"[T]he FDA assessment is that the benefits [of bedaquiline] outweigh the risks...for patients with smear-positive, [MDR] pulmonary [TB], for whom there were insufficient treatment options," Dr. Cox and Dr. Laessig write. Moreover, they note that the drug's product label contains a boxed warning about the mortality results, and the warnings and precautions and adverse reactions sections also highlight this risk.

The risks include "the observed mortality imbalance," they add. "The risk associated with inadequate treatment of tuberculosis includes the likely progression of disease, which would be fatal in some cases, and the development of increased antimycobacterial resistance."

The risks and benefits need to be considered in the clinic. "My main concern with this drug is that more of the patients who received bedaquiline died than the patients who received placebo," commented Jessica Ridgway, MD, assistant professor of infectious diseases and global health and associate hospital epidemiologist at the University of Chicago, Illinois, when contacted by Medscape Medical News for an outside opinion. "While most of the deaths occurred after they had stopped taking bedaquiline, and the deaths didn't seem to be caused by the bedaquiline, the increased mortality in the bedaquiline group is still concerning."

When used, bedaquiline should be combined with at least 3 other active anti-TB drugs, Dr. Ridgway explained. Physicians should also keep in mind that bedaquiline was not tested in patients excluded from this study, so results for such patients are unknown. These include patients with previous treatment for MDR-TB, advanced HIV with a CD4 count less than 300 cells/mm3, extrapulmonary TB, certain cardiac abnormalities, alcohol or drug abuse, and pregnant or breast-feeding women. In addition, patients with prolonged QTc intervals should not receive the drug because of the risk for cardiac arrhythmias, Dr. Ridgway continued.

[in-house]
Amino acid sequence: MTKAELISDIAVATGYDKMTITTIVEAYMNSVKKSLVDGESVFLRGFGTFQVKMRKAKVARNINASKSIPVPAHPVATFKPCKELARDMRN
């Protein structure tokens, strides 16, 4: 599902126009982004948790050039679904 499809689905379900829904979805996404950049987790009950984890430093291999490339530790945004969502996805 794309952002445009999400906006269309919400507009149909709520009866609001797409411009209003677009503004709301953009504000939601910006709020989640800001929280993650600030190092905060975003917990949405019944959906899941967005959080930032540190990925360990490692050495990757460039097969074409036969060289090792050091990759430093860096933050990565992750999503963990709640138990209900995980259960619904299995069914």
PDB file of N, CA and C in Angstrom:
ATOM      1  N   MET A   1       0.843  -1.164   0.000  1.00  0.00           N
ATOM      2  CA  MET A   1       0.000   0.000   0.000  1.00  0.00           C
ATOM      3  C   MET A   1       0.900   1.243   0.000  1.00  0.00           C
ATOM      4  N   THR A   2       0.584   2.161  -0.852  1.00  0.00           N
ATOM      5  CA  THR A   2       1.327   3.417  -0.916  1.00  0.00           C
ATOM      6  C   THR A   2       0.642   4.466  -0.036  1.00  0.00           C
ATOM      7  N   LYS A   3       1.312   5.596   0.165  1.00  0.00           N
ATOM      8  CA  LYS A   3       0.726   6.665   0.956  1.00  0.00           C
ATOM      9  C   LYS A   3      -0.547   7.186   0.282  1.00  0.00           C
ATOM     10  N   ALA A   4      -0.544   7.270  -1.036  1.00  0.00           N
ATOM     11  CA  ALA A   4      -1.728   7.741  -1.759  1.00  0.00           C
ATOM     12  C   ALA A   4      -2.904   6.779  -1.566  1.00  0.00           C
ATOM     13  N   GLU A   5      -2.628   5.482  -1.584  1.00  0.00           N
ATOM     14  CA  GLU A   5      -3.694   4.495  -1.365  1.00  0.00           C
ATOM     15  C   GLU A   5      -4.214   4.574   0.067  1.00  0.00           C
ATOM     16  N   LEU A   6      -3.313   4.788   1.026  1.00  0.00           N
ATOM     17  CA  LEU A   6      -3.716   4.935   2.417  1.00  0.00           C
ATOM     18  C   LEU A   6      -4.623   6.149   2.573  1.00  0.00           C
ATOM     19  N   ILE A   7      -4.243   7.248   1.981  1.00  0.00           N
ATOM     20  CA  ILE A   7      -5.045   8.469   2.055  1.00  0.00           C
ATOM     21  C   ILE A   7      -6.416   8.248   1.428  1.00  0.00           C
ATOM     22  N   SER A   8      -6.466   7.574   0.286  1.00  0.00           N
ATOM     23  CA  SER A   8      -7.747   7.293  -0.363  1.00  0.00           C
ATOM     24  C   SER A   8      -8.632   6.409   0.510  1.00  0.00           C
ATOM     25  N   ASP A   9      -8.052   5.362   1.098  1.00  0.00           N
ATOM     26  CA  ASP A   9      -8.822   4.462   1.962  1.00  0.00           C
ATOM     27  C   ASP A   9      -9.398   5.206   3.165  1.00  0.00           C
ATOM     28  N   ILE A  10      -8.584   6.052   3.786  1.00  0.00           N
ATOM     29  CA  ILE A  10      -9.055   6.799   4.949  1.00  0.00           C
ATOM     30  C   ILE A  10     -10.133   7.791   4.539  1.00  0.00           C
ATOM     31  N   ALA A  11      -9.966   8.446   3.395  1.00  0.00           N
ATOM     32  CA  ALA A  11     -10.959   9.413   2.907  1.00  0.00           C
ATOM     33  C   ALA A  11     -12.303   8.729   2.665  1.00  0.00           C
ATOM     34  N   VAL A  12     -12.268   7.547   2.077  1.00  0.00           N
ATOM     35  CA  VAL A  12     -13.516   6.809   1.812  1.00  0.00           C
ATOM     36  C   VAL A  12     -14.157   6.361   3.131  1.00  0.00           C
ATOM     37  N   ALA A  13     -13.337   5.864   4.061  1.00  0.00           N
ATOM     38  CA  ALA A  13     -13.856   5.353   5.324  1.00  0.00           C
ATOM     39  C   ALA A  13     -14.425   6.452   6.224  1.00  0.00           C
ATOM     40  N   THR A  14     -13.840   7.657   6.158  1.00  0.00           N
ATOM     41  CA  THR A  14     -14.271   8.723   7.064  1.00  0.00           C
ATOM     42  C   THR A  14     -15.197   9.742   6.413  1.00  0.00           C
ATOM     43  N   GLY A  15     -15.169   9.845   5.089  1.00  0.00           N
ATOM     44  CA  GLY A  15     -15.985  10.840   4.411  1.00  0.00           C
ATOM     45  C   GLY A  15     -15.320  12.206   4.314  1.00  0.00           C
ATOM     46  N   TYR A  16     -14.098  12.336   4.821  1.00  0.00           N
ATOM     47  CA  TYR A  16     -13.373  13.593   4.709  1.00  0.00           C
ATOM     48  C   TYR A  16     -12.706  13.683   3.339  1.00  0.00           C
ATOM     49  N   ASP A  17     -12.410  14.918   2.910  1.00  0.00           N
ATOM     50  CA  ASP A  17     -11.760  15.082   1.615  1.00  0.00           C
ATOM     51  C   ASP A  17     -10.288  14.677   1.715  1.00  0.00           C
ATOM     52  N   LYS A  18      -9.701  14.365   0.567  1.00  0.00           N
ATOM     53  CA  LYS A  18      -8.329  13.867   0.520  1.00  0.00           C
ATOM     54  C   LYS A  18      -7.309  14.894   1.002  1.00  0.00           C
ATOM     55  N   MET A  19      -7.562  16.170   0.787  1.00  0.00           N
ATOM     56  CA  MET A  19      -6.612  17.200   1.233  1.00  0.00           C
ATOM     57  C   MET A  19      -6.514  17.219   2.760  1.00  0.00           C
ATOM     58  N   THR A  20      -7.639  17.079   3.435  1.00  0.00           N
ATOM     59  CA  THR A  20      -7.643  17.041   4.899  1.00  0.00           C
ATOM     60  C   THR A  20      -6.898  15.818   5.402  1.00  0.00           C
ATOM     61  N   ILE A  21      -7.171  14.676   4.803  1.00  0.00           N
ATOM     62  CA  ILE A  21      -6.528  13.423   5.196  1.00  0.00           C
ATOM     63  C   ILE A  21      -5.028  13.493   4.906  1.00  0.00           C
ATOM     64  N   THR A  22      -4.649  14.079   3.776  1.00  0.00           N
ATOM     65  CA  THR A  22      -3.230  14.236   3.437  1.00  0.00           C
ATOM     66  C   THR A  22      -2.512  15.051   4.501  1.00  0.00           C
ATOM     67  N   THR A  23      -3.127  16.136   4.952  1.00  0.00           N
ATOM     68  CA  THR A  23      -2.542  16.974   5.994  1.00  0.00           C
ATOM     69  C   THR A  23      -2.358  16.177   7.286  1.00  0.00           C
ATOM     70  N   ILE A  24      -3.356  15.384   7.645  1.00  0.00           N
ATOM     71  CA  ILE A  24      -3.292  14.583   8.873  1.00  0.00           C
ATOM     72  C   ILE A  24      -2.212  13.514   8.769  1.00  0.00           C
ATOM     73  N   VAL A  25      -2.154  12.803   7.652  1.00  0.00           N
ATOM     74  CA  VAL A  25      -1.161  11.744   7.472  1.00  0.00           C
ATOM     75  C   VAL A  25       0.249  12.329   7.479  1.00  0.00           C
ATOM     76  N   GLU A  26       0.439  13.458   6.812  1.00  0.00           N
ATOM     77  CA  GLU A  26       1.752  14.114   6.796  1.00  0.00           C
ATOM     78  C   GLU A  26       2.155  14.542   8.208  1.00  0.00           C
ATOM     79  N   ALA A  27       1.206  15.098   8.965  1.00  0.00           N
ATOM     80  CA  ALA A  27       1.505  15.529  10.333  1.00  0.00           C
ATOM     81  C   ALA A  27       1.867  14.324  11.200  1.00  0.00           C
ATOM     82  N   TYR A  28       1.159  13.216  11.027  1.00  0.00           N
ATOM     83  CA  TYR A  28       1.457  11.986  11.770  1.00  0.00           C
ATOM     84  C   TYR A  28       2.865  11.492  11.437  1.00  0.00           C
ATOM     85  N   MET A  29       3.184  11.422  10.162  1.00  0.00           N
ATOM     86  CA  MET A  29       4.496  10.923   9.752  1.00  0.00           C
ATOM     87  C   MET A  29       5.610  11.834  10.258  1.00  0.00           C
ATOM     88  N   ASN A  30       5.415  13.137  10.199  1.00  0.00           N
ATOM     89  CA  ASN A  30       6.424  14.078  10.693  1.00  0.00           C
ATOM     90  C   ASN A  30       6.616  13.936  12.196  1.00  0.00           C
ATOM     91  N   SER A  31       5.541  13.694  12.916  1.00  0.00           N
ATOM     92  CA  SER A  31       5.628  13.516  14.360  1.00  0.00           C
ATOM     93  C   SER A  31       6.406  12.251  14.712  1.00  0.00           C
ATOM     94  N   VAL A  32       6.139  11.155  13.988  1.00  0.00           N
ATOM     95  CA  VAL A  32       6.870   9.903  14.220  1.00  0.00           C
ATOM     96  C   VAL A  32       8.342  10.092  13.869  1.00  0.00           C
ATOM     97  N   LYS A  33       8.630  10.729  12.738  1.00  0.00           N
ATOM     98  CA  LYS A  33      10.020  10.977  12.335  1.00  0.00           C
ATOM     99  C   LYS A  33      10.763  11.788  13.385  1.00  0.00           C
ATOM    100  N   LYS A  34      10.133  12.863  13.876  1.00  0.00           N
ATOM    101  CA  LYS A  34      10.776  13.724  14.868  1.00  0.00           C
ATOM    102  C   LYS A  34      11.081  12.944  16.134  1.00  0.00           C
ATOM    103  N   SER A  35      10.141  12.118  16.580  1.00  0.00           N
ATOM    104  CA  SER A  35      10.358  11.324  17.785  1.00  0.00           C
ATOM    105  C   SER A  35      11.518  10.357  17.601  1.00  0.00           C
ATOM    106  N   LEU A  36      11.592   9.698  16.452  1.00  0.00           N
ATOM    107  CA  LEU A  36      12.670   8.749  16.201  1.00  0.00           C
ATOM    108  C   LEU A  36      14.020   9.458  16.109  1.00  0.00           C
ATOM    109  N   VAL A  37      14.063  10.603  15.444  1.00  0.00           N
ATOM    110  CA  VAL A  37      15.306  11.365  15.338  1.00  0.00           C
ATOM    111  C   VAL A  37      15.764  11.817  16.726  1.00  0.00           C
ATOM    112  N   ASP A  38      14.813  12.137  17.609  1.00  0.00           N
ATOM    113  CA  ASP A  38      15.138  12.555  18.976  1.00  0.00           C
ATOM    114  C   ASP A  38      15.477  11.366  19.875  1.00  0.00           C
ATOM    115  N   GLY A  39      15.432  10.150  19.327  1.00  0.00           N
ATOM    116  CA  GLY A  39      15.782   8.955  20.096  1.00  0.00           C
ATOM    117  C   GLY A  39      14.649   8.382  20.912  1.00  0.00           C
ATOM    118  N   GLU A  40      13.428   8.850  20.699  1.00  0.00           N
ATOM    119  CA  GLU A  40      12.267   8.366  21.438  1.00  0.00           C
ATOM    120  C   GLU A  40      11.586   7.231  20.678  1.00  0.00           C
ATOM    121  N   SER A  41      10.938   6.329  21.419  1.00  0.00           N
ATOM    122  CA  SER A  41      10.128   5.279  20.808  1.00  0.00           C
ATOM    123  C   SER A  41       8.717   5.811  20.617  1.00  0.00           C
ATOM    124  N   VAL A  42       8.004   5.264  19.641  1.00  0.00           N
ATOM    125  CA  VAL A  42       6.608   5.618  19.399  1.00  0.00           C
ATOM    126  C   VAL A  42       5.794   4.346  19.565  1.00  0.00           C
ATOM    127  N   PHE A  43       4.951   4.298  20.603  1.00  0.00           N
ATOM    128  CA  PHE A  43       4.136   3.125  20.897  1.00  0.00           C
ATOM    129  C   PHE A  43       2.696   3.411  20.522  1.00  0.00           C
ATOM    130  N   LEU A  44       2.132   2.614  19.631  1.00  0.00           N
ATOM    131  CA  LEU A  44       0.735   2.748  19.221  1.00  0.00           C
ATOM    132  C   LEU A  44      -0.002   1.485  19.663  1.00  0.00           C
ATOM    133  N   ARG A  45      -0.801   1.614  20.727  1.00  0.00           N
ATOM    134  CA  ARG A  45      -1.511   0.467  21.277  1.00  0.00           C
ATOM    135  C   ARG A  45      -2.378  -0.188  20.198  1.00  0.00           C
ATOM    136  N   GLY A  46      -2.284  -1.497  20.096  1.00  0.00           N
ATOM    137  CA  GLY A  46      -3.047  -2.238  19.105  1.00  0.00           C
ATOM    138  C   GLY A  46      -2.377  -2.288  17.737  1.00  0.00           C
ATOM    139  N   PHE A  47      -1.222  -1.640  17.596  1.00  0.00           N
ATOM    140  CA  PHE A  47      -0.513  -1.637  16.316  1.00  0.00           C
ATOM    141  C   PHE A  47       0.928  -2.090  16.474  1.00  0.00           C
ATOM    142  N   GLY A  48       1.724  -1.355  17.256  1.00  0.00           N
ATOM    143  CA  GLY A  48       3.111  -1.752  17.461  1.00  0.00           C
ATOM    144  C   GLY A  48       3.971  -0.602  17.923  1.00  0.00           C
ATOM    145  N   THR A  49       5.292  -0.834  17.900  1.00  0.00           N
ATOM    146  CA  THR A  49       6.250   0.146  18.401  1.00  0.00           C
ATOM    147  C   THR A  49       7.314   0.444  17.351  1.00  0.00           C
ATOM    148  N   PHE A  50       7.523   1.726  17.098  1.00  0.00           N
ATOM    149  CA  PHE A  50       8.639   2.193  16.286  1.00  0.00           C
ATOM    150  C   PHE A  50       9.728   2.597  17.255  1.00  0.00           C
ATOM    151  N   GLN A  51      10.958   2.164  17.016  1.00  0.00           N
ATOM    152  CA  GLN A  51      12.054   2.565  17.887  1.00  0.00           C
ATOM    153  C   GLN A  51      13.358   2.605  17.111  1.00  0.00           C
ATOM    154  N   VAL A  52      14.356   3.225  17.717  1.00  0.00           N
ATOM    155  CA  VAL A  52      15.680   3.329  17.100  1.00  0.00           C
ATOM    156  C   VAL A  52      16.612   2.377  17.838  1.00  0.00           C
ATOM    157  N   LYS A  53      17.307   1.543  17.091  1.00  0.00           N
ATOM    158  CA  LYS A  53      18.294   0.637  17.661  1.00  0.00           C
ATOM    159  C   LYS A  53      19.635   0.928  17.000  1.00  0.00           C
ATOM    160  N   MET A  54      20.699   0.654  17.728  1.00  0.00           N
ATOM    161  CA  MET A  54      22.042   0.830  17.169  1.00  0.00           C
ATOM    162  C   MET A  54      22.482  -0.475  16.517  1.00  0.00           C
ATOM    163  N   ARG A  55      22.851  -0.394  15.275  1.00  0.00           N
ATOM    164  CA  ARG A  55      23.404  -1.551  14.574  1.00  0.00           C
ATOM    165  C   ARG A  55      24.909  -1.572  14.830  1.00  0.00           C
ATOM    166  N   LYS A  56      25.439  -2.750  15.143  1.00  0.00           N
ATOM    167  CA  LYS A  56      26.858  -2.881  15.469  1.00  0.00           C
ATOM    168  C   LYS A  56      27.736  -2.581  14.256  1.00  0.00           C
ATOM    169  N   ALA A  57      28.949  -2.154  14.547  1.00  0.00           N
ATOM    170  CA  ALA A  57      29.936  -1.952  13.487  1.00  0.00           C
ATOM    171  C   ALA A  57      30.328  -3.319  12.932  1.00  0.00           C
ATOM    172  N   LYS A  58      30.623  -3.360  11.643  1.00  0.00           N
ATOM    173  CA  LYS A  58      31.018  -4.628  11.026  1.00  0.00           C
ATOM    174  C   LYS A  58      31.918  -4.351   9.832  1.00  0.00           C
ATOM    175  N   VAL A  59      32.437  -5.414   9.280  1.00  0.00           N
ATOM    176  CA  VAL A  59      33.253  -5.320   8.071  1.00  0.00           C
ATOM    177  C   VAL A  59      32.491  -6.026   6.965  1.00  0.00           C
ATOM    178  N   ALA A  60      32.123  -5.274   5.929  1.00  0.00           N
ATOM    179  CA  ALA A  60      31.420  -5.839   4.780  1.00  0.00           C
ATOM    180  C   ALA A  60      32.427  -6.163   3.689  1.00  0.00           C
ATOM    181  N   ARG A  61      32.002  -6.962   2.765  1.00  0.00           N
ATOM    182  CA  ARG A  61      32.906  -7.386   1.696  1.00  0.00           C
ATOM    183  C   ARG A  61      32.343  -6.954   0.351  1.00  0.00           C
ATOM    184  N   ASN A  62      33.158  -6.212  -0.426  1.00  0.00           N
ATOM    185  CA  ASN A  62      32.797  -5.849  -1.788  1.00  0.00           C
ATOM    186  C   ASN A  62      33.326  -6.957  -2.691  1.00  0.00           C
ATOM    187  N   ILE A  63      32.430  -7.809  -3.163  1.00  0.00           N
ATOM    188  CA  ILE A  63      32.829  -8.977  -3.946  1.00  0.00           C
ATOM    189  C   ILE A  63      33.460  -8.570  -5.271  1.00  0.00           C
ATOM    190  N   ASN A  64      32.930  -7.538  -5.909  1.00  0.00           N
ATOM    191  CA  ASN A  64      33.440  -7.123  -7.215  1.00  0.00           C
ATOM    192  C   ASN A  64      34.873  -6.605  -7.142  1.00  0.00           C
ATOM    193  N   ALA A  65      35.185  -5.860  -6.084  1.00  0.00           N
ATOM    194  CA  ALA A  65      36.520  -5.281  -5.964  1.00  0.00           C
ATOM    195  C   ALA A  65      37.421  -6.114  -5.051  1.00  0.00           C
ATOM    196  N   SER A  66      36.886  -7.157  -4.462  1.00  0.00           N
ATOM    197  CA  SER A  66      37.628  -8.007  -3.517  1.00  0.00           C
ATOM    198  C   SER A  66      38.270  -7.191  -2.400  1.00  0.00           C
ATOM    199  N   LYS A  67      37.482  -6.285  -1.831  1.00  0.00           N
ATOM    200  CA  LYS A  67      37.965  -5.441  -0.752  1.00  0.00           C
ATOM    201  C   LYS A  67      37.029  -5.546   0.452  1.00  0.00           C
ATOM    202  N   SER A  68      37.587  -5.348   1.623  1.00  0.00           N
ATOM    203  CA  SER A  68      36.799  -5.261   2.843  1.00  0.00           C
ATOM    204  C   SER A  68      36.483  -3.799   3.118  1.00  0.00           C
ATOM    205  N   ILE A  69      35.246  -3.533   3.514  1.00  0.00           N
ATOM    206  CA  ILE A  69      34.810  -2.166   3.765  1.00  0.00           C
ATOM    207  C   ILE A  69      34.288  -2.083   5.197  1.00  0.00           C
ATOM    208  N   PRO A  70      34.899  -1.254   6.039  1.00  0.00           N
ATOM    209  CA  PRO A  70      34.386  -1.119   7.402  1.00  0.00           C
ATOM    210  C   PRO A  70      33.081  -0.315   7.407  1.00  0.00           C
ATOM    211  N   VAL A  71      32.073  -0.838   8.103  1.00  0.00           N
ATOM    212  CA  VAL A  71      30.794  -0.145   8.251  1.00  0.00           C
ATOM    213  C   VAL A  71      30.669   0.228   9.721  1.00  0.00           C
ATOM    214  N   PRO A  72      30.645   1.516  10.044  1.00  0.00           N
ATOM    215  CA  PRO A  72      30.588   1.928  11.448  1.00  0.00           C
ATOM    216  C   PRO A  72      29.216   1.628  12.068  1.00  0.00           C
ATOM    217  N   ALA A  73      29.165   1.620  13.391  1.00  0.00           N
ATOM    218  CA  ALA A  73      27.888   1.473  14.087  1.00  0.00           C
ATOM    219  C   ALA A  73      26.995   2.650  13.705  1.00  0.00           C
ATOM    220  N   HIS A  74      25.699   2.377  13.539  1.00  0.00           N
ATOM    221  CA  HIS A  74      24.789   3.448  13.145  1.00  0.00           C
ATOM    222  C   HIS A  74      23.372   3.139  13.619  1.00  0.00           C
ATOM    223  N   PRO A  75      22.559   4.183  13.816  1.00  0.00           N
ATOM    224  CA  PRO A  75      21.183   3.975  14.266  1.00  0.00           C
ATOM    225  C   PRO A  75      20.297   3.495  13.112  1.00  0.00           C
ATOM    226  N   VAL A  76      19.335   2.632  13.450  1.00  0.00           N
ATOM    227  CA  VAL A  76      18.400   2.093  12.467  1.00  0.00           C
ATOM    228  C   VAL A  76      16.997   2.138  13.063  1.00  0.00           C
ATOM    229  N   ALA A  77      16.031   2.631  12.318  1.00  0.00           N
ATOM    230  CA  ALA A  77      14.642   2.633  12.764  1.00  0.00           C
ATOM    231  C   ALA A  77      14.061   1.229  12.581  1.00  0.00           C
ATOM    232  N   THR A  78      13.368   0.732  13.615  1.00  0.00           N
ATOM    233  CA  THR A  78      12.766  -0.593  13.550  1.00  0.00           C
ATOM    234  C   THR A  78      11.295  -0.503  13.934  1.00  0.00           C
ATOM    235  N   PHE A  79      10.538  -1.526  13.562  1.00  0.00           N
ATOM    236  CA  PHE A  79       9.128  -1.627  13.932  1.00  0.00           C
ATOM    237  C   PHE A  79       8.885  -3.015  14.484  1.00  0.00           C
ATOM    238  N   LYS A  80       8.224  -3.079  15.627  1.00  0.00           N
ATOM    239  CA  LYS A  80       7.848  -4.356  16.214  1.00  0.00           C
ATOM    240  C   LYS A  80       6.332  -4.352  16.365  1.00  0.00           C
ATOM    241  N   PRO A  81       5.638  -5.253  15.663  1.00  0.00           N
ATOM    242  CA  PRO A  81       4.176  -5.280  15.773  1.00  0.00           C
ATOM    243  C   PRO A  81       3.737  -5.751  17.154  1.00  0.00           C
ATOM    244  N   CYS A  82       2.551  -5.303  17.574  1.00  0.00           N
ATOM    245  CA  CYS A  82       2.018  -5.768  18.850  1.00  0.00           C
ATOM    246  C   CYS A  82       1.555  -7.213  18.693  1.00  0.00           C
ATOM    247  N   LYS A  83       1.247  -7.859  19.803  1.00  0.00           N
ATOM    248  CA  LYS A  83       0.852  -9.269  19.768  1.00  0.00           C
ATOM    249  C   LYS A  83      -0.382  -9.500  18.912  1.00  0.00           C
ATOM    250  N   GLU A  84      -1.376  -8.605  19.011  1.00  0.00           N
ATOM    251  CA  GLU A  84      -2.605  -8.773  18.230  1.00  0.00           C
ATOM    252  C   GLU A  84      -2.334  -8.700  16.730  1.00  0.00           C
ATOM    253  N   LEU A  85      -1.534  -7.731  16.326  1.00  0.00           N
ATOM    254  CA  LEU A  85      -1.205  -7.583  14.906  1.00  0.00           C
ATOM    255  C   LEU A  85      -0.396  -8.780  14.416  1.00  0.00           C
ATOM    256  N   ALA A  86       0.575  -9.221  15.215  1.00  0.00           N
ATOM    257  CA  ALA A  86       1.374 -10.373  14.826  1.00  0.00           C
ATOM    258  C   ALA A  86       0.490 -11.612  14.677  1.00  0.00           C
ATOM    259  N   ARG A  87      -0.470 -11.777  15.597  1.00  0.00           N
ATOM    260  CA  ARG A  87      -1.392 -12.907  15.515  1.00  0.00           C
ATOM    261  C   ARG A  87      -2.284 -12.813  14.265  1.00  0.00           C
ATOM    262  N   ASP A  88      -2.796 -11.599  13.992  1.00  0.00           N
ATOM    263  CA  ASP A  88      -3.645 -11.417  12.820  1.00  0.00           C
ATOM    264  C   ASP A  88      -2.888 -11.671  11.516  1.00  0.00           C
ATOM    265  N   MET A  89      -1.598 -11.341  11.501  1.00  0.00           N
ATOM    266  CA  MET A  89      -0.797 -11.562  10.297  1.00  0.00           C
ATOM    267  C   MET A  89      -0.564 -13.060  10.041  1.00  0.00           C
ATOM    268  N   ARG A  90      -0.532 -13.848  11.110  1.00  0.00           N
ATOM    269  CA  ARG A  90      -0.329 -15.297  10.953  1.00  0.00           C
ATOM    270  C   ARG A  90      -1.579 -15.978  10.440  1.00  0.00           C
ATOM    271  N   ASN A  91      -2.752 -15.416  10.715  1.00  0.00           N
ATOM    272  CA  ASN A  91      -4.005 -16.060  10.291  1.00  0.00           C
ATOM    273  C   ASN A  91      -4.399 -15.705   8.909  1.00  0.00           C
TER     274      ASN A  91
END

"Based on this study, clinicians should certainly consider adding this drug to the treatment regimen for patients with MDR-TB. Not only would it improve cure rate for patients, but it may decrease the spread of MDR-TB. Since it decreases the time to conversion to negative culture, patients taking bedaquiline may not be contagious for as long as other patients," Dr. Ridgway emphasized, "As we continue to see increases in the proportion of TB that is MDR or [extensively drug-resistant] worldwide, we desperately new medications to treat TB. So having new drugs like bedaquiline is incredibly important."

Several authors report being employees, consulting, personal fees, and/or other support from Johnson & Johnson, Quintiles, and/or Janssen. Dr. Cox, Dr. Laessig, and Dr. Ridgway have disclosed no relevant financial relationships.

N Engl J Med. 2014;371:689-691, 723-732. Abstract